The 20th century suburban homestead was a very different place. In the early, “pure” form, Mom and Dad were still a team, but their roles were more differentiated than on the farm. Dad worked in the office or the factory and brought home the money; Mom organized the home and raised the kids. The kids might do chores around the house (girls more than boys), but their lives were increasingly outside of the family circle. They went to school full time from the age of six on, and instead of learning basic work and social skills in the family with their parents, they were taught skills and patterns of living in school to prepare them, in turn, for lives in which working life and home life were divided.
After the 1960s, Mom started working in a factory, an office or a store, and for girls as well as boys the center of gravity of their educational and social life moved away from the family circle.
Both the family farm and the “crabgrass frontier” (as Kenneth Jackson calls 20th century suburban America in a remarkable book) had their advantages and their drawbacks, and both allowed for broad prosperity and reasonable dignity and economic security for tens of millions of Americans. Generation after generation embraced both social ideals while millions of people from all over the world came to the United States, hoping to share in the American Dream.
Today the 20th century model of the American dream faces the same kind of crisis the 19th century version experienced 100 years ago. International competition and technological advances mean that the American factory worker’s earnings and opportunities are depressed in the way farmers were going to the wall 100 years ago. In the last twenty years, well-intentioned government efforts to put more people in owner-occupied housing led to a housing bubble and mass bankruptcies in the face of a financial panic and the ensuing recession, the worst in eighty years.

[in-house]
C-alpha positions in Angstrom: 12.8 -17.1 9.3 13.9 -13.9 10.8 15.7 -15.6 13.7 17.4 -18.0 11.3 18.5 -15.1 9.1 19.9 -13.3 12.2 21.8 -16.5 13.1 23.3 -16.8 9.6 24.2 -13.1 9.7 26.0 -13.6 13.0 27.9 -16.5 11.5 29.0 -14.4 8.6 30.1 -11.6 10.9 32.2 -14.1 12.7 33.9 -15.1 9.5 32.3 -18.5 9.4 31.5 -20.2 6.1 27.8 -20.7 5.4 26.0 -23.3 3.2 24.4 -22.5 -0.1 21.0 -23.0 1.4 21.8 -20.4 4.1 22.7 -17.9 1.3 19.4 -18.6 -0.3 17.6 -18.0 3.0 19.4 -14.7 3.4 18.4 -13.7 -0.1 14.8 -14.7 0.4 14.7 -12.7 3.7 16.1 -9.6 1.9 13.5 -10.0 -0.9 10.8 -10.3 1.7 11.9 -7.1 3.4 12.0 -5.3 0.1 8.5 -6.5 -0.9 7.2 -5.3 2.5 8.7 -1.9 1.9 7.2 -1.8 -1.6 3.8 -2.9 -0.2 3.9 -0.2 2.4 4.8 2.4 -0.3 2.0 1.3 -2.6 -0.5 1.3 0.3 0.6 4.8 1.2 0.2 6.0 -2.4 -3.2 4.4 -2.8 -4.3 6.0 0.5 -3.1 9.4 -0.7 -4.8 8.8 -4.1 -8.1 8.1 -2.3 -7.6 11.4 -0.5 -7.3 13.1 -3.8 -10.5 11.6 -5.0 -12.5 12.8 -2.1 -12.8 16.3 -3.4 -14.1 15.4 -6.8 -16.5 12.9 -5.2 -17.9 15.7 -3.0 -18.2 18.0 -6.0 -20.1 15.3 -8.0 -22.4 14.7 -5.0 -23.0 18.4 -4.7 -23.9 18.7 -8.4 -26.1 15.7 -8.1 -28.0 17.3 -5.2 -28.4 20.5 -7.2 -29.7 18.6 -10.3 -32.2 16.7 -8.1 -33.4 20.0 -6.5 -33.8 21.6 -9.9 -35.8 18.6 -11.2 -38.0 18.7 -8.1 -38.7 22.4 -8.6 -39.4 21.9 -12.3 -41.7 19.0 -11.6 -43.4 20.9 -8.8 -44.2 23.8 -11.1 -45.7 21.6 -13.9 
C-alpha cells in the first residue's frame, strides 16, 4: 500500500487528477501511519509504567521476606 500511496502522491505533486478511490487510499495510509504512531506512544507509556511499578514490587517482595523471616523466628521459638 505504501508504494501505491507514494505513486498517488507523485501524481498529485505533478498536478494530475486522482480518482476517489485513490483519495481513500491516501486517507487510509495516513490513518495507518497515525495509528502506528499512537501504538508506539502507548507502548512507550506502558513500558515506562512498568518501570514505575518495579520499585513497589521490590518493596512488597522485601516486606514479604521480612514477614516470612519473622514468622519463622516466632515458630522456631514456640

Our political battles today reflect the same kinds of frustrations we saw in the old populist era. Many cannot fathom another and “higher” form of the American Dream beyond the old crabgrass utopia. They want to turn back the clock and restore the old system because they don’t know of anything else that will work. The explicit political demand for this kind of restoration is usually found on the left, where it is often coupled with demands for the protection of American industries from foreign competition. But nostalgia for the old days isn’t just a left wing emotion; a free floating anger stemming from the breakdown of a broadly accepted social model helps power political currents on both ends of the spectrum.
In the 1890s, the “restorationists” were the agrarian populists. They wanted to protect family farmers from the forces that were undermining this hallowed way of life and they genuinely could not imagine that the end result of the shift out of agriculture could lead to richer and better lives for most Americans. This was perfectly understandable and rational: few people in 1890 could have predicted or imagined the new social system that would emerge on the basis of mass production and mass consumption in the 20th century.
But understandable and rational is not the same thing as right; the agrarian populists were defeated as much by their inability to develop workable policies as by the arguments of their opponents. The farmers were angry at the railroads and the banks, but although these big corporations often did abuse and even cheat small interests, and although they certainly used their economic strength to get state legislators to write favorable legislation — the railroads and banks weren’t the farmers’ most formidable and destructive enemies. Their most dangerous and implacable enemies were the laws of economics and the larger historical forces driving agriculture worldwide toward a new, large-scale, capital intensive model with which the small family farm could no longer compete.